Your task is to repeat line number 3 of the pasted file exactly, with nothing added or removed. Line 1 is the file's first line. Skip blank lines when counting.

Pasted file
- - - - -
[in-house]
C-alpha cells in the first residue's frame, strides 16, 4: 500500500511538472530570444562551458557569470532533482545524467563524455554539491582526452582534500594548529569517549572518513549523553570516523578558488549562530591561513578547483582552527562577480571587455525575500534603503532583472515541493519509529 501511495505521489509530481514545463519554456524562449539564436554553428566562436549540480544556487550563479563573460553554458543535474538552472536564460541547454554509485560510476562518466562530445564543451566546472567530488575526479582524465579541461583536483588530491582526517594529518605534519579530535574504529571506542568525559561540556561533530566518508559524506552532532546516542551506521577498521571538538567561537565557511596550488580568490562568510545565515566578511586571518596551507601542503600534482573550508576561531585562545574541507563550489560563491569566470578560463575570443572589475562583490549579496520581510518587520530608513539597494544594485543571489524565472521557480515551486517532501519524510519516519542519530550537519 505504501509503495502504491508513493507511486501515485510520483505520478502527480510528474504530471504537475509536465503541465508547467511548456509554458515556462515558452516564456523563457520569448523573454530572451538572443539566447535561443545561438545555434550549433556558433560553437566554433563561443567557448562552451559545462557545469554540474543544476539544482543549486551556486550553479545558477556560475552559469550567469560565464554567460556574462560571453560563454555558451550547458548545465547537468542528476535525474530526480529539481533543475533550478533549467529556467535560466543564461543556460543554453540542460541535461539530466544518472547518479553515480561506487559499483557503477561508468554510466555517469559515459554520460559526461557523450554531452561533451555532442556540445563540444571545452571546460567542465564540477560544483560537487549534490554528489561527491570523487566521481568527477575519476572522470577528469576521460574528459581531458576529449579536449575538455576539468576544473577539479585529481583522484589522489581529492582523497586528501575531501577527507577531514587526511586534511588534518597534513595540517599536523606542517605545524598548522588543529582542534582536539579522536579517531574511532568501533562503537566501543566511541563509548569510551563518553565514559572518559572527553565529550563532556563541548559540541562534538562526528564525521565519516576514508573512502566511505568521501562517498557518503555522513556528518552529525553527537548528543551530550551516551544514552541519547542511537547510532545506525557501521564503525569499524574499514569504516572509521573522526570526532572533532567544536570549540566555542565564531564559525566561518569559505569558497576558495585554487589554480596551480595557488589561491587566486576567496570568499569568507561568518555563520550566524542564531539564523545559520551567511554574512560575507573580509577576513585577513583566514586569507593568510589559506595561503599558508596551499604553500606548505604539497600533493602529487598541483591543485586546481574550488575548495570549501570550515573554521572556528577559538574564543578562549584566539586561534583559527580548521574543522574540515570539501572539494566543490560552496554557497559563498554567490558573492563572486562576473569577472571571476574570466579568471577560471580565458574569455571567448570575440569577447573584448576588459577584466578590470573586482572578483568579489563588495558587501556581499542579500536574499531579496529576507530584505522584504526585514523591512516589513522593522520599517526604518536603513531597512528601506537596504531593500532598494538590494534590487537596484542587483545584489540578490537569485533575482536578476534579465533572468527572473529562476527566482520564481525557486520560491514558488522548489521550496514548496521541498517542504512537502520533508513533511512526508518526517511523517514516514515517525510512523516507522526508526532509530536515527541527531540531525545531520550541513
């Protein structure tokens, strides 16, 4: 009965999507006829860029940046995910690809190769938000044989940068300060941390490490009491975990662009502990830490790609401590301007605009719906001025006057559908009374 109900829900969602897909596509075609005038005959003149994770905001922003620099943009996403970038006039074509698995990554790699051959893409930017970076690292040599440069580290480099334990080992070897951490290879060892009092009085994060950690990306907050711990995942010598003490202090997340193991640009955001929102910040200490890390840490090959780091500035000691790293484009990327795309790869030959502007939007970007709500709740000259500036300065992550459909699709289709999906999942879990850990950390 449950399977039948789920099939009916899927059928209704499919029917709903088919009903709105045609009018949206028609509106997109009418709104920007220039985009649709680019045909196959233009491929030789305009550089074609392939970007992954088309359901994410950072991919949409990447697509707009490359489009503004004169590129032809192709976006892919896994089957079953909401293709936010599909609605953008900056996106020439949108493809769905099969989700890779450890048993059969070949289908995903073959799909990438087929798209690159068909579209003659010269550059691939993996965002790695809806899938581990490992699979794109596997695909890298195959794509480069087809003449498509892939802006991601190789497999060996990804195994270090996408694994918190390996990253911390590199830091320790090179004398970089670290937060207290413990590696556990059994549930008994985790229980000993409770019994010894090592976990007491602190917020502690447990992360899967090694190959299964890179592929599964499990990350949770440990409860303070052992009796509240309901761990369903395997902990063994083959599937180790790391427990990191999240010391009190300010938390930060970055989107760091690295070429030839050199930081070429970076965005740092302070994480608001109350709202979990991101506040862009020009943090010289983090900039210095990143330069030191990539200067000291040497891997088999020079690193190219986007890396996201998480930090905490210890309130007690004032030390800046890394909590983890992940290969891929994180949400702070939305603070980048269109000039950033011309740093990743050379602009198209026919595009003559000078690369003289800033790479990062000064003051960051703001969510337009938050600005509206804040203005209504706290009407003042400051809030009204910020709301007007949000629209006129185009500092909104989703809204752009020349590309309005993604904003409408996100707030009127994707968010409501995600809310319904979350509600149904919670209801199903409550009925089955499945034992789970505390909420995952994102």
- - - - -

């Protein structure tokens, strides 16, 4: 009965999507006829860029940046995910690809190769938000044989940068300060941390490490009491975990662009502990830490790609401590301007605009719906001025006057559908009374 109900829900969602897909596509075609005038005959003149994770905001922003620099943009996403970038006039074509698995990554790699051959893409930017970076690292040599440069580290480099334990080992070897951490290879060892009092009085994060950690990306907050711990995942010598003490202090997340193991640009955001929102910040200490890390840490090959780091500035000691790293484009990327795309790869030959502007939007970007709500709740000259500036300065992550459909699709289709999906999942879990850990950390 449950399977039948789920099939009916899927059928209704499919029917709903088919009903709105045609009018949206028609509106997109009418709104920007220039985009649709680019045909196959233009491929030789305009550089074609392939970007992954088309359901994410950072991919949409990447697509707009490359489009503004004169590129032809192709976006892919896994089957079953909401293709936010599909609605953008900056996106020439949108493809769905099969989700890779450890048993059969070949289908995903073959799909990438087929798209690159068909579209003659010269550059691939993996965002790695809806899938581990490992699979794109596997695909890298195959794509480069087809003449498509892939802006991601190789497999060996990804195994270090996408694994918190390996990253911390590199830091320790090179004398970089670290937060207290413990590696556990059994549930008994985790229980000993409770019994010894090592976990007491602190917020502690447990992360899967090694190959299964890179592929599964499990990350949770440990409860303070052992009796509240309901761990369903395997902990063994083959599937180790790391427990990191999240010391009190300010938390930060970055989107760091690295070429030839050199930081070429970076965005740092302070994480608001109350709202979990991101506040862009020009943090010289983090900039210095990143330069030191990539200067000291040497891997088999020079690193190219986007890396996201998480930090905490210890309130007690004032030390800046890394909590983890992940290969891929994180949400702070939305603070980048269109000039950033011309740093990743050379602009198209026919595009003559000078690369003289800033790479990062000064003051960051703001969510337009938050600005509206804040203005209504706290009407003042400051809030009204910020709301007007949000629209006129185009500092909104989703809204752009020349590309309005993604904003409408996100707030009127994707968010409501995600809310319904979350509600149904919670209801199903409550009925089955499945034992789970505390909420995952994102």